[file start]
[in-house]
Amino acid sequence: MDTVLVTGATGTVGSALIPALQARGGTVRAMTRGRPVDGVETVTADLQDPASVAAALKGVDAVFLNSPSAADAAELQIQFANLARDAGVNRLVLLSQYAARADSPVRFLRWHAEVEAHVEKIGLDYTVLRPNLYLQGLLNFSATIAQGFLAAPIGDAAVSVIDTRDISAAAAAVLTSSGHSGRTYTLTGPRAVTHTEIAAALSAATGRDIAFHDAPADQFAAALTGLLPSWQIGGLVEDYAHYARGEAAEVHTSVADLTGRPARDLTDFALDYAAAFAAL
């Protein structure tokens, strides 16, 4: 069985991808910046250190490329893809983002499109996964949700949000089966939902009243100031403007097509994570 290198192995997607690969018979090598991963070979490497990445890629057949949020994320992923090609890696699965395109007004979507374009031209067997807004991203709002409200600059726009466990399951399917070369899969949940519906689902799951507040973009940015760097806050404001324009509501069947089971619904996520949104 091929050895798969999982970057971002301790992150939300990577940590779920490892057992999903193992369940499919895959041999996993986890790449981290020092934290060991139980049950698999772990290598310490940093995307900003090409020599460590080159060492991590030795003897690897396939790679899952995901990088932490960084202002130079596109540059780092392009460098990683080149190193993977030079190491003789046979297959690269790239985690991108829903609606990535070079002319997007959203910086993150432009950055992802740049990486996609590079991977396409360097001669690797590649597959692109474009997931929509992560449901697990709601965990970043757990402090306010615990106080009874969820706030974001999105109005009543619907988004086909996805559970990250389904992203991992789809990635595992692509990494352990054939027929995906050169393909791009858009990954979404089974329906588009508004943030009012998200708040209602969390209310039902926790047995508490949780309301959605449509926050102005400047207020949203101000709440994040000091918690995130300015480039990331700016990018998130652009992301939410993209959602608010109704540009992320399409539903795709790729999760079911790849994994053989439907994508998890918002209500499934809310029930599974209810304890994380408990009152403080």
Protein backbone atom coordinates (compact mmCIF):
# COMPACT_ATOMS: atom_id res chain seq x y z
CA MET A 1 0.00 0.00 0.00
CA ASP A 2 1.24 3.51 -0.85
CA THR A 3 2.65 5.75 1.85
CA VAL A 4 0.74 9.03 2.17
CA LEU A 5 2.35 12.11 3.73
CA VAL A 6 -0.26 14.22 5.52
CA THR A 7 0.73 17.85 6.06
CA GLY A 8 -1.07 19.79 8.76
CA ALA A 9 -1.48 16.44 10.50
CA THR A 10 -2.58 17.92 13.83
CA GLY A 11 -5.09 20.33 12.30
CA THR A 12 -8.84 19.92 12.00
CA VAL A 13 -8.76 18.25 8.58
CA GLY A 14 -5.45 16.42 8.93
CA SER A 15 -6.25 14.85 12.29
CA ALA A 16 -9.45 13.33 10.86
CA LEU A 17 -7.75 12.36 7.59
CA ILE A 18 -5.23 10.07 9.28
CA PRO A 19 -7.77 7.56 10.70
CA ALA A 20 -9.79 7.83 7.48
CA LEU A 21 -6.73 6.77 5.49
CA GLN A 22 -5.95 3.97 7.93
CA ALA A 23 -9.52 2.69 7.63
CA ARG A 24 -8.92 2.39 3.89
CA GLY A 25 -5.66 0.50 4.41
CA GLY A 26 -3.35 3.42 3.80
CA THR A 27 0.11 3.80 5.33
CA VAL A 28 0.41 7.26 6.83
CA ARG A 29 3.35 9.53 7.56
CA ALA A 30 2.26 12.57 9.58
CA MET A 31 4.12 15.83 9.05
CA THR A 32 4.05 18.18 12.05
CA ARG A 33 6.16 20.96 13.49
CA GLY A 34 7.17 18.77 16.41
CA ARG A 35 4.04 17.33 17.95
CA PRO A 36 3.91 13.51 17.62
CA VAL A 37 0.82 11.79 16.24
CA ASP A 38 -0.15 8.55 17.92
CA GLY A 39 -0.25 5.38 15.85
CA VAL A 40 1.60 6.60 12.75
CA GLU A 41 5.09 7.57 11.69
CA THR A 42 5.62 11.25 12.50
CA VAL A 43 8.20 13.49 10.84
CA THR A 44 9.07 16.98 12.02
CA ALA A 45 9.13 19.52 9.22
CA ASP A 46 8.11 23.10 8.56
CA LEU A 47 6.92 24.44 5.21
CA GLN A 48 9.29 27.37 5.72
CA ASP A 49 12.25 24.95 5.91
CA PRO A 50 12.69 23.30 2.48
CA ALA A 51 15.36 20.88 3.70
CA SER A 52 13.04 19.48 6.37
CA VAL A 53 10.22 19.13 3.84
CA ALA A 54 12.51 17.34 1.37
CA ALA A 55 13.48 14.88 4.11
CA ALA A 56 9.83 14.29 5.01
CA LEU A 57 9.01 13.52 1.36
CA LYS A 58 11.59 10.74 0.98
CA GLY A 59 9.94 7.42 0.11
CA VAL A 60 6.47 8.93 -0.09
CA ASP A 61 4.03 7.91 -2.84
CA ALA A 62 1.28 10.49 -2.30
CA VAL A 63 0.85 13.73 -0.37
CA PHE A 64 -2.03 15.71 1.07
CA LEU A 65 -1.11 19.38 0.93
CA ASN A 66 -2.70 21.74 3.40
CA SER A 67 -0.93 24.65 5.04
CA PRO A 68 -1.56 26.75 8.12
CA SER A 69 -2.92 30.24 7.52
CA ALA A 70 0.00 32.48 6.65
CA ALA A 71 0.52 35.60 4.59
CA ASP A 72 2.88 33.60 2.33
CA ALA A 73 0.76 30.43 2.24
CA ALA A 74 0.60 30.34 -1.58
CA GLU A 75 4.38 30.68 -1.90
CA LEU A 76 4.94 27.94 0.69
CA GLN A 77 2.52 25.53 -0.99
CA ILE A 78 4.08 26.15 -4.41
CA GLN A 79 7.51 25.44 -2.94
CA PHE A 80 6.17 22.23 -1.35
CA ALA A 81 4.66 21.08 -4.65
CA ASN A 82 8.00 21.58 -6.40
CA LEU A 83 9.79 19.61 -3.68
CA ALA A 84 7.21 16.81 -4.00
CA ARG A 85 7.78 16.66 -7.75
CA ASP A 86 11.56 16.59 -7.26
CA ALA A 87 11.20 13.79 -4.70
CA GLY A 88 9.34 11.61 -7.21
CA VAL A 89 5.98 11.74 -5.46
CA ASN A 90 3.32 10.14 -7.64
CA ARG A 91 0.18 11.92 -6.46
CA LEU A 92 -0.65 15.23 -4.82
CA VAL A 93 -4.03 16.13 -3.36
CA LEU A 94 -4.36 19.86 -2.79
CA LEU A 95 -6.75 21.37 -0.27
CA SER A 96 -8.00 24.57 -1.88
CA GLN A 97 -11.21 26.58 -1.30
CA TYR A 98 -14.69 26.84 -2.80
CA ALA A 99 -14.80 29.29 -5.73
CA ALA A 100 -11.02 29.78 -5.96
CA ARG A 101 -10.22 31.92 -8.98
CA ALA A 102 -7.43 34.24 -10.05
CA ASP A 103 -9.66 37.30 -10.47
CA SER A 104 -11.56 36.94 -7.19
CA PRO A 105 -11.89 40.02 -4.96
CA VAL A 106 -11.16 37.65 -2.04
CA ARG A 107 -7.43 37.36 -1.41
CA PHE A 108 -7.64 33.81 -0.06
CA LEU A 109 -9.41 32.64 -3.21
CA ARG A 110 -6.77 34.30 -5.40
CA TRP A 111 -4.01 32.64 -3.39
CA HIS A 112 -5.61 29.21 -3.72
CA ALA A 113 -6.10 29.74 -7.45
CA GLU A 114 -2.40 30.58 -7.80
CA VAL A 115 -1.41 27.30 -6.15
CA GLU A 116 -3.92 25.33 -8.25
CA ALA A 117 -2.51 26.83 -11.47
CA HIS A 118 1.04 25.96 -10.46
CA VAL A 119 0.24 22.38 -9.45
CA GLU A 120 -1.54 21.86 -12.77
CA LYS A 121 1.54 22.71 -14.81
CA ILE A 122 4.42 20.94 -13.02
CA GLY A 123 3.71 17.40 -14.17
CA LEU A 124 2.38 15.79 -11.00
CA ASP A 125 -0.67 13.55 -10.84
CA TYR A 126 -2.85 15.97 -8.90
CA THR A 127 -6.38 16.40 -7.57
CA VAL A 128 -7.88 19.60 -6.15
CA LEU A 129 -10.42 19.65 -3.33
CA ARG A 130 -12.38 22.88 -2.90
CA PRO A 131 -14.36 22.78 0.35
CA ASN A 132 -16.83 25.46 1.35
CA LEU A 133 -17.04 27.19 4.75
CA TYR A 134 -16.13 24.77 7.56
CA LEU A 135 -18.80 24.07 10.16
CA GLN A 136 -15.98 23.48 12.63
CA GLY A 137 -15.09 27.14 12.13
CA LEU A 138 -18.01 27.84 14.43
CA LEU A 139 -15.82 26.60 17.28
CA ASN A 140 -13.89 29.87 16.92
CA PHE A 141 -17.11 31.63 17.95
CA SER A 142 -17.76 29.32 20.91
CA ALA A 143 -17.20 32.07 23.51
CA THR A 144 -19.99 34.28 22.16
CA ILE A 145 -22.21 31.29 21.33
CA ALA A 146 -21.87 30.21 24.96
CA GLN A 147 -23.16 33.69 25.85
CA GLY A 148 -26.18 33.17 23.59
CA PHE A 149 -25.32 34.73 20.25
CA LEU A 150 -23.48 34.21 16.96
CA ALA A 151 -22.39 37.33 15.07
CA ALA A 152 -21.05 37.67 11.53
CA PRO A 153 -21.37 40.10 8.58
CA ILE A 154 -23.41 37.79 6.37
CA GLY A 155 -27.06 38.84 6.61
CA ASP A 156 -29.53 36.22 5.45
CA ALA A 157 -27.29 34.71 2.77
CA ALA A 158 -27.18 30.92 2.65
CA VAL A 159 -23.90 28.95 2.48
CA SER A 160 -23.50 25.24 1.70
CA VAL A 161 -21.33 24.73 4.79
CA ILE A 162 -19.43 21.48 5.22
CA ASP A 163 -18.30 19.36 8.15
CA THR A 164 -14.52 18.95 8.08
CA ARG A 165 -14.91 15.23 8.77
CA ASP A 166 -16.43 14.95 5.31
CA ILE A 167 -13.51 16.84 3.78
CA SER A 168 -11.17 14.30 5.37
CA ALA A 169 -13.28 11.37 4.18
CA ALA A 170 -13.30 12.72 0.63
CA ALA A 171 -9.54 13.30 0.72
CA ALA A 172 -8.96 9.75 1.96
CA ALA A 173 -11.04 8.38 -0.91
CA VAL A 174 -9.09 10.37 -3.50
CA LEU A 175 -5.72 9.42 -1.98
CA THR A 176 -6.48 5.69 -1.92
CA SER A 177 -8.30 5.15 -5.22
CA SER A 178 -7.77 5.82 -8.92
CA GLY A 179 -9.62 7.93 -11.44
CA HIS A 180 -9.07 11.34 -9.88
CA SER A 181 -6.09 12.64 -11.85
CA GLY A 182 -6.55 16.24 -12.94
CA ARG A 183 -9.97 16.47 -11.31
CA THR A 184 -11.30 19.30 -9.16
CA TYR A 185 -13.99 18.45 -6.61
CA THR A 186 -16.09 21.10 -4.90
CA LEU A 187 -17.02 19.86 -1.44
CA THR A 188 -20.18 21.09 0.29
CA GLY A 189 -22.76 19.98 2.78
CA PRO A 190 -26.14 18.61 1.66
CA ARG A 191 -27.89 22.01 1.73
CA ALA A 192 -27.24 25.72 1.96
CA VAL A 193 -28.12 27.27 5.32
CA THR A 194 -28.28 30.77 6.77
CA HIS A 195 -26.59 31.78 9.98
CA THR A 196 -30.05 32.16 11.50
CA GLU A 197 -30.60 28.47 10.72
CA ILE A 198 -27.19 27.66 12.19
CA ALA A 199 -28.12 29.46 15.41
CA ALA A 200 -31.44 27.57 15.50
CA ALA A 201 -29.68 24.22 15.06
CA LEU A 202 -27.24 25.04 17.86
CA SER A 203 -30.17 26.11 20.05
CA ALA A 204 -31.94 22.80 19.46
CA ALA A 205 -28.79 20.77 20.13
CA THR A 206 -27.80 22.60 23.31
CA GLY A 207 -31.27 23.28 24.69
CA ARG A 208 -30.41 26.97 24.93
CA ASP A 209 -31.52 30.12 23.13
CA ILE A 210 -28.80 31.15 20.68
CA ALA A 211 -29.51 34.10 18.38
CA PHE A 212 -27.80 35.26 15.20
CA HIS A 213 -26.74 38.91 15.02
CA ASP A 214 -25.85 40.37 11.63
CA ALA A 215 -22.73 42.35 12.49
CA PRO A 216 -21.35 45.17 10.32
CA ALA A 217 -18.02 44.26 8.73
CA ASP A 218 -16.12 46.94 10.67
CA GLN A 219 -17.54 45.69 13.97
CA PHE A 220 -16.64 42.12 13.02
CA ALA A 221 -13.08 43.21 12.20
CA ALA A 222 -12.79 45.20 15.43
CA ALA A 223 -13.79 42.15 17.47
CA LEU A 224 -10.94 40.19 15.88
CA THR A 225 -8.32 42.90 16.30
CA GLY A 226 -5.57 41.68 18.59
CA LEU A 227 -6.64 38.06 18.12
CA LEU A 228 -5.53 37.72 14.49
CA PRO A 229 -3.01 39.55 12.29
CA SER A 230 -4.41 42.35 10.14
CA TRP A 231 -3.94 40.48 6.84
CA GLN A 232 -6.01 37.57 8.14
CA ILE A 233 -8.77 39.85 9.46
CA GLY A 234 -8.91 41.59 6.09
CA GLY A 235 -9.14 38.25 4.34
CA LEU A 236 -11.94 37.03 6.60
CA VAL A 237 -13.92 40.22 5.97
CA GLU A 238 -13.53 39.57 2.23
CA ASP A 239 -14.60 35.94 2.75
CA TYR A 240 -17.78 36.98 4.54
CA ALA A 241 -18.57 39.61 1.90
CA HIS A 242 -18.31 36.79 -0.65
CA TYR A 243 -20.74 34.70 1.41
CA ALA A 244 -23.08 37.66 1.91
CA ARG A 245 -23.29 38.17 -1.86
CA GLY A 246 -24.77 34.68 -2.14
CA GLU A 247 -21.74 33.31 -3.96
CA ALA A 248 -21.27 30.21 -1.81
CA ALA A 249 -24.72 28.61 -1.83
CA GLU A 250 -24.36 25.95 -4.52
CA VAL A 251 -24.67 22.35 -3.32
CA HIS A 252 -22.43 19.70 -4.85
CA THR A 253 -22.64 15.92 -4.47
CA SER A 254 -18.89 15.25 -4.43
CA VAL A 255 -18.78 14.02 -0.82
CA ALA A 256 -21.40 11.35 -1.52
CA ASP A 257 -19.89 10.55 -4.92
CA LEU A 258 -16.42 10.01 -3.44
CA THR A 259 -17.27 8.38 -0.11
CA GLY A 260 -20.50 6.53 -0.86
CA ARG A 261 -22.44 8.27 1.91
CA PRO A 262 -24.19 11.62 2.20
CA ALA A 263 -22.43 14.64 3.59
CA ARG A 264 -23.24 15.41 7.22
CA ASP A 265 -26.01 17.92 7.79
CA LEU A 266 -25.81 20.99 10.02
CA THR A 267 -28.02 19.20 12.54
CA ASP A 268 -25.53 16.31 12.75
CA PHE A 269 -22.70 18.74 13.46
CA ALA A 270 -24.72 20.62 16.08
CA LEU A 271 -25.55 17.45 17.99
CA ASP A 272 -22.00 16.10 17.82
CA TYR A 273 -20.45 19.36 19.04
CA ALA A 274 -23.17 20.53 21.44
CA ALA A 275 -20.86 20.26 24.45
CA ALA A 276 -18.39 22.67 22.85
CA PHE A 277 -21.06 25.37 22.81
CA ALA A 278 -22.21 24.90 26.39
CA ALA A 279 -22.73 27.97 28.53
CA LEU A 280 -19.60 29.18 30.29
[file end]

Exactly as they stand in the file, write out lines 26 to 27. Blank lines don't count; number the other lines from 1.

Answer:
CA LEU A 21 -6.73 6.77 5.49
CA GLN A 22 -5.95 3.97 7.93